Anthony Weiner vows to fight on despite pressure

U.S. Congressman Anthony Weiner, D-NY, is pursued by the media as he leaves a news conference in New York, June 6, 2011. AP Photo/Richard Drew

Rep. Anthony Weiner is vowing to fight on.

Confronted on the streets of New York City Thursday by a reporter for the New York Post and asked if he planned to resign, the New York Democrat simply said, "I'm not."

"I betrayed a lot of people and I know it. I'm trying to get back to work now and try to make amends to my constituents and of course to my family," Weiner told the newspaper.

Like Weiner, many House Democrats are back in their districts during a congressional break this week.

And that means he can avoid them.

But lawmakers are back to work next week and Weiner will be forced to face angry lawmakers -- and a lot more reporters, who will ask him at every turn if he plans to quit.

U.S. Congressman Anthony Weiner, D-NY, is pursued by the media as he leaves a news conference in New York, June 6, 2011.
U.S. Congressman Anthony Weiner, D-NY, is pursued by the media as he leaves a news conference in New York, June 6, 2011.
AP Photo/Richard Drew
House Democrats began to step up pressure on the New York congressman to resign Wednesday, and there is no sign of that letting up.

As of mid-afternoon Thursday, nine House Democrats and two Democratic senators have called for Weiner to pack his bags.

"I don't think anyone wants an ethics investigation. They just want him to resign," an aide to a New York congressional Democrat told CBS News.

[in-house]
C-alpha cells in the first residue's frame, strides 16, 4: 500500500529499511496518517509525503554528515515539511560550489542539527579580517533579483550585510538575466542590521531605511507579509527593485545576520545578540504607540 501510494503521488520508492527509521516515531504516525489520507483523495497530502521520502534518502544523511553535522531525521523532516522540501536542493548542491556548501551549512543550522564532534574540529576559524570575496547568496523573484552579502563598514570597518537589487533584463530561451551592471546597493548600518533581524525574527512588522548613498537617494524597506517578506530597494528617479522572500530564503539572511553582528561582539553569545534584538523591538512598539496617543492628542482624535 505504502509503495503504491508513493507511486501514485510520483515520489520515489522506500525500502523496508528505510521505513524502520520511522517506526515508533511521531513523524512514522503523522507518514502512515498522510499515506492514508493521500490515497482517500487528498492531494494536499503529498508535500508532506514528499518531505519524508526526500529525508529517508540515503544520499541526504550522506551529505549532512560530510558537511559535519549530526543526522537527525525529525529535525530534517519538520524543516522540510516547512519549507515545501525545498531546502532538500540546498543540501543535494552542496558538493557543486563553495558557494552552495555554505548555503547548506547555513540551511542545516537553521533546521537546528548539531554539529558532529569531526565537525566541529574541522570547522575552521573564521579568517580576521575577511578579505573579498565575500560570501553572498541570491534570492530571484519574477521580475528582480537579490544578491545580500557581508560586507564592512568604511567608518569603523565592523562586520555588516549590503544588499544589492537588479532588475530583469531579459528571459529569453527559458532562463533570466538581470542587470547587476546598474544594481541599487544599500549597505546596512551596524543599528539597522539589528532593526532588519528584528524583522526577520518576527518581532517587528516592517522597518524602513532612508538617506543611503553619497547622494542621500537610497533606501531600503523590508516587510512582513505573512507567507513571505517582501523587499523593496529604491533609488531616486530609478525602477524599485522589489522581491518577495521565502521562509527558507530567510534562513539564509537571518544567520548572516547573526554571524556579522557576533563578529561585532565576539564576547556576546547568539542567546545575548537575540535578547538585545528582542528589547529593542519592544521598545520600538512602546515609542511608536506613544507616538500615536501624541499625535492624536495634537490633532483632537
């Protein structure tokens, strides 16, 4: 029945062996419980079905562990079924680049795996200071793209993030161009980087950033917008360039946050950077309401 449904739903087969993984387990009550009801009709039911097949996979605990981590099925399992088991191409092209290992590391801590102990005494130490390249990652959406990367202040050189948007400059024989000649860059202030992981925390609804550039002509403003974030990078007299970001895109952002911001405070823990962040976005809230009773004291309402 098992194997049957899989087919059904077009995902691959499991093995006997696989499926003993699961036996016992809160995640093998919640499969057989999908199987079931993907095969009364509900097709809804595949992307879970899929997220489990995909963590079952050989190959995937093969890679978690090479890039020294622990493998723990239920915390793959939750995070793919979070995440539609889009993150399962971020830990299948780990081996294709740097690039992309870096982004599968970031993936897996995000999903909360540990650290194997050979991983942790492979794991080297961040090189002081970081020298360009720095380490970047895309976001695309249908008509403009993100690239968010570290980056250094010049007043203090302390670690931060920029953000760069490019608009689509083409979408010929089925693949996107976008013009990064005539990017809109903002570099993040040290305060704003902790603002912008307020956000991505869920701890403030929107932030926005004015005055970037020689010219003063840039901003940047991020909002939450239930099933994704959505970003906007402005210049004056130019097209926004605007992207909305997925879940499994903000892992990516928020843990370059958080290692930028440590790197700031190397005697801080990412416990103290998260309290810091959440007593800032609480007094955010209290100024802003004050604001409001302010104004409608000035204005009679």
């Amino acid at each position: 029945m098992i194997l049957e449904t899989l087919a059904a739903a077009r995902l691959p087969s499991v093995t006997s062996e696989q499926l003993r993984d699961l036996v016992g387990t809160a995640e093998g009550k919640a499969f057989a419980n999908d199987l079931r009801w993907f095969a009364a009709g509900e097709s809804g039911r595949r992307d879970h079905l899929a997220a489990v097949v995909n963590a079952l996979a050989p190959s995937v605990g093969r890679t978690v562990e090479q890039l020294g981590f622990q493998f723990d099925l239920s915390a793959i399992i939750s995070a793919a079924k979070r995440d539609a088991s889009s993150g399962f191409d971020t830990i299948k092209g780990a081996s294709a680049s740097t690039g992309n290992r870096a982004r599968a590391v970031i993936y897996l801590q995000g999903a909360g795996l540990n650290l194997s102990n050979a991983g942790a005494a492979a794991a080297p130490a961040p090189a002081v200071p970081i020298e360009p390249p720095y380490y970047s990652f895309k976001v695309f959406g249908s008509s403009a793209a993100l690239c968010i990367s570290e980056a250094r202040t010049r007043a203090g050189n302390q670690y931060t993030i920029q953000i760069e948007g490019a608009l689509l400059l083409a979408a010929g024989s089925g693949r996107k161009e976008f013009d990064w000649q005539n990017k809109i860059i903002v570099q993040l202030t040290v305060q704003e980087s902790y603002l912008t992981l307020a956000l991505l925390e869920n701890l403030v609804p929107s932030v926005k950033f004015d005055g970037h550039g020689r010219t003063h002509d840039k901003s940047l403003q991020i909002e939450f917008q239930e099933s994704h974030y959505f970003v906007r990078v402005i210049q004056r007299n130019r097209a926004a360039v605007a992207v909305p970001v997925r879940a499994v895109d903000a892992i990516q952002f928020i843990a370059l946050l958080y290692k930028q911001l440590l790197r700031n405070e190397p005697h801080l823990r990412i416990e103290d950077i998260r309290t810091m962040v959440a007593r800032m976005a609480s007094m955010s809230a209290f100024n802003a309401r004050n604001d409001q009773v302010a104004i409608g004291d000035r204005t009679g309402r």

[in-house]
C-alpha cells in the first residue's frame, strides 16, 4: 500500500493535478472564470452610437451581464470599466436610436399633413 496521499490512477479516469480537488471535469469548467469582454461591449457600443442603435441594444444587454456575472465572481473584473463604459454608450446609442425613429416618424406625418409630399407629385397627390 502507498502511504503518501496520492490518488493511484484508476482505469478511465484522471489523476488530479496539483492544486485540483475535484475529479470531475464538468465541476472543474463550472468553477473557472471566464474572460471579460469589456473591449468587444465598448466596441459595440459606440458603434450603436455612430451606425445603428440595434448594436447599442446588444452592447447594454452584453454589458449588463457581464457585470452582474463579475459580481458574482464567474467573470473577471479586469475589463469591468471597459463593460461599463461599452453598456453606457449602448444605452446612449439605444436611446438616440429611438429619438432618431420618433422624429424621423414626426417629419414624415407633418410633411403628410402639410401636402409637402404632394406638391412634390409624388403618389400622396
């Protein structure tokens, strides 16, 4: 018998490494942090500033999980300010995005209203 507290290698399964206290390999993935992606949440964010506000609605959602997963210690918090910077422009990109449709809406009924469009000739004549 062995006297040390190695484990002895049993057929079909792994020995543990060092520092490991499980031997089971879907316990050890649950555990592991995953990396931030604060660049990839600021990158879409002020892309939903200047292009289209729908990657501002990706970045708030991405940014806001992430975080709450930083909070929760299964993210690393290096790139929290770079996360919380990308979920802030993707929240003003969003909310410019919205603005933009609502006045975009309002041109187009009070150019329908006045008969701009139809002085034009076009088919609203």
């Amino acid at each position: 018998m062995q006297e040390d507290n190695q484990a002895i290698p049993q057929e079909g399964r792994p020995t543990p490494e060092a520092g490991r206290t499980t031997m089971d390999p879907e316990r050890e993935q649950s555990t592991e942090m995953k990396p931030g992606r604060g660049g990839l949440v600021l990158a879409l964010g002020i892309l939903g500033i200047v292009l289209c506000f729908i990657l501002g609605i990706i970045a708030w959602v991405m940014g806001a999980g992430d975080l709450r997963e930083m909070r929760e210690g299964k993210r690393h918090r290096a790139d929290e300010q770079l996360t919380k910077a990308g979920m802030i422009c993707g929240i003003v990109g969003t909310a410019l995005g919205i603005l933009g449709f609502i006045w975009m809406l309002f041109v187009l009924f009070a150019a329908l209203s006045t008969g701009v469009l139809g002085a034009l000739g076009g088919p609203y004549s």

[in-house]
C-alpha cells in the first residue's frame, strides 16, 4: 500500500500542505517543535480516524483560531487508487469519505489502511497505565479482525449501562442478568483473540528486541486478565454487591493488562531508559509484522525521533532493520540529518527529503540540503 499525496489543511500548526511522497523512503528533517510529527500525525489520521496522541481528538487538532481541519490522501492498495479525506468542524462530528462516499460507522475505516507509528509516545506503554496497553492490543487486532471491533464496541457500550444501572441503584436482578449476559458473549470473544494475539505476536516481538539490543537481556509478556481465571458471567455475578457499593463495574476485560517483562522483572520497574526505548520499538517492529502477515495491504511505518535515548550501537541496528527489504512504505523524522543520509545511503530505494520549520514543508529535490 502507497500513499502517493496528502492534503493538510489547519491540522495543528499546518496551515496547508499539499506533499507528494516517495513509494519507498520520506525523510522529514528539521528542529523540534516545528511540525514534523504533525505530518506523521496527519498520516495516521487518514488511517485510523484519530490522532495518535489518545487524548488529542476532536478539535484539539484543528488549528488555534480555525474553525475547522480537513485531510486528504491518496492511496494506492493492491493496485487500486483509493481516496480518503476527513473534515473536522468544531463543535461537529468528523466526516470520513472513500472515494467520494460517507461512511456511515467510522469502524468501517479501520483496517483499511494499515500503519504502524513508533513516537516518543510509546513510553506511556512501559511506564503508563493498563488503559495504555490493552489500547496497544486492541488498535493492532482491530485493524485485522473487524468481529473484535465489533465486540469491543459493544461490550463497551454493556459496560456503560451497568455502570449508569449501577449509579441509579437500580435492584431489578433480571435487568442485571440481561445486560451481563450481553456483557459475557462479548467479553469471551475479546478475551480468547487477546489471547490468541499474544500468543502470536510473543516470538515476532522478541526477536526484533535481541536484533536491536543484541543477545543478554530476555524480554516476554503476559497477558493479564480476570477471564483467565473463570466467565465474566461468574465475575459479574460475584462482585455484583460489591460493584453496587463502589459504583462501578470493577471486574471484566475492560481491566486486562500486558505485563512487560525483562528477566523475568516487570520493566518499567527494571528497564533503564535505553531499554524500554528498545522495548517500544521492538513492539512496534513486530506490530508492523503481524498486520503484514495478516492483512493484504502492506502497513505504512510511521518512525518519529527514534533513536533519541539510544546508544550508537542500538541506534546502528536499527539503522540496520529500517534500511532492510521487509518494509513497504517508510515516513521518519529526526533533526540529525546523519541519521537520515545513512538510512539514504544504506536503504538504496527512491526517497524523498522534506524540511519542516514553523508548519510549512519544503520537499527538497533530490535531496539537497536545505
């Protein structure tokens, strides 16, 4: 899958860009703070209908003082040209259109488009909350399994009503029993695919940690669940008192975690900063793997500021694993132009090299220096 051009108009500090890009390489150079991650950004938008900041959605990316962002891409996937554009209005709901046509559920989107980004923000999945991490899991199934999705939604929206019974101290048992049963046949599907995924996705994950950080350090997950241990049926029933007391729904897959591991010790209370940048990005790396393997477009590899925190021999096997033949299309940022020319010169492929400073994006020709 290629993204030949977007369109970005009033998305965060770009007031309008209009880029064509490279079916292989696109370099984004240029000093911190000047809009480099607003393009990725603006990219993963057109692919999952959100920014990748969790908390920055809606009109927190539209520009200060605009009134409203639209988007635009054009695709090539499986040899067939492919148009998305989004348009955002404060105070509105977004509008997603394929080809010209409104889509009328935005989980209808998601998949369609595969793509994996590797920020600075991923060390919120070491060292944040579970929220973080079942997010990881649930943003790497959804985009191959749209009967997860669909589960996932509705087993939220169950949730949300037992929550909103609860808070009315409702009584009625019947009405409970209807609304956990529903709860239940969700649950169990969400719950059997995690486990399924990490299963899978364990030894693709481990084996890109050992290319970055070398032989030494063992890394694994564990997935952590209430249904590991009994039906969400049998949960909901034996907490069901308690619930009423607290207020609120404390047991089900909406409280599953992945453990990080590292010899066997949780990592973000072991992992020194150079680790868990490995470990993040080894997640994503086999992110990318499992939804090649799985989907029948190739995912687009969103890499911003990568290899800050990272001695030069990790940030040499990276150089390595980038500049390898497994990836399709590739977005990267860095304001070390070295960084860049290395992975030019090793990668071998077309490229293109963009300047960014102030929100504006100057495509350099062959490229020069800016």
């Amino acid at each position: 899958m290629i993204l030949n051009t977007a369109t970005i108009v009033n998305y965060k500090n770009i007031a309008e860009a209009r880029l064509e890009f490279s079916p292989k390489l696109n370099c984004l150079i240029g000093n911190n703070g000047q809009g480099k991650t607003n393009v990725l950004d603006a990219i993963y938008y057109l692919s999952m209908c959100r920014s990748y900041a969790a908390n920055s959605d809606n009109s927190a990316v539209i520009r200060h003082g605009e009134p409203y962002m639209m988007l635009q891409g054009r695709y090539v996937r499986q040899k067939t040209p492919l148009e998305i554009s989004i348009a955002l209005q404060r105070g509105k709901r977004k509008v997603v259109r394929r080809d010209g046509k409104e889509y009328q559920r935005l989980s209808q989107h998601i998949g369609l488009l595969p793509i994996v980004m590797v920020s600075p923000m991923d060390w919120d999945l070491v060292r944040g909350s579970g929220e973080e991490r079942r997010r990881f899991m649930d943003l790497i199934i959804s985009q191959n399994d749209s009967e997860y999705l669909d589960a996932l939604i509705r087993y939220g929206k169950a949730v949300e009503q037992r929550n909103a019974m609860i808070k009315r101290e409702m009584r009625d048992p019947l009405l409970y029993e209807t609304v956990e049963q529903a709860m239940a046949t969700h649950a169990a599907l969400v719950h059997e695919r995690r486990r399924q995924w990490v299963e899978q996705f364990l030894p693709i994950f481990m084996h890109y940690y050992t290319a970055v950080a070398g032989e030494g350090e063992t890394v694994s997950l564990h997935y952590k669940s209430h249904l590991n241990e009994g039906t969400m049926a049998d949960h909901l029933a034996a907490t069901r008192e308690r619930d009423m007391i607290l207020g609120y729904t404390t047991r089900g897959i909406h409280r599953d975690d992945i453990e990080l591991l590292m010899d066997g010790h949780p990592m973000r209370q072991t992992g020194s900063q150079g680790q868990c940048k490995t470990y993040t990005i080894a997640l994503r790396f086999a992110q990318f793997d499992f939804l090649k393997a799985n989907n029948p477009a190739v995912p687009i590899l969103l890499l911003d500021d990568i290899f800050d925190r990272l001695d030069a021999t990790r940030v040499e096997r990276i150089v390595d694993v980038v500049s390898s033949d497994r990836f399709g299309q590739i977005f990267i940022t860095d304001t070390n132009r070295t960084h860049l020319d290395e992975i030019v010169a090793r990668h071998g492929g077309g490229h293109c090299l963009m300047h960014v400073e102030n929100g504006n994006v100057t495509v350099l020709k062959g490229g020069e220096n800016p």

A Democratic lawmaker who has spoken with Weiner told CBS' Jill Jackson on condition of anonymity Thursday that he does no think it is in Weiner's DNA to quit.

House Democratic Leader Nancy Pelosi called for the House ethics committee to look into whether Weiner broke any House rules CUT within minutes of Weiner's admission that he cavorted over the phone and through social media with a half-dozen women he says he never met.

And that was before an X-rated photo believed to be of Weiner showed up on the Internet -- and the New York Times reported that his wife is pregnant.

It is unclear what impact news of his wife's pregnancy will have on the way his colleagues treat him.

Perhaps they will be more willing to cut him some slack as he sorts out his personal life, or they could use it as a talking point to tell him he needs to focus on his family and stop worrying about his career. The latter would allow House members to move on from a topic none wants to discuss.

Stay tuned.

  • Corbett Daly On Twitter»

    CBSNews.com Deputy Politics Editor Corbett B. Daly is based in Washington. He has worked at Reuters, Thomson Financial News and CBS MarketWatch.

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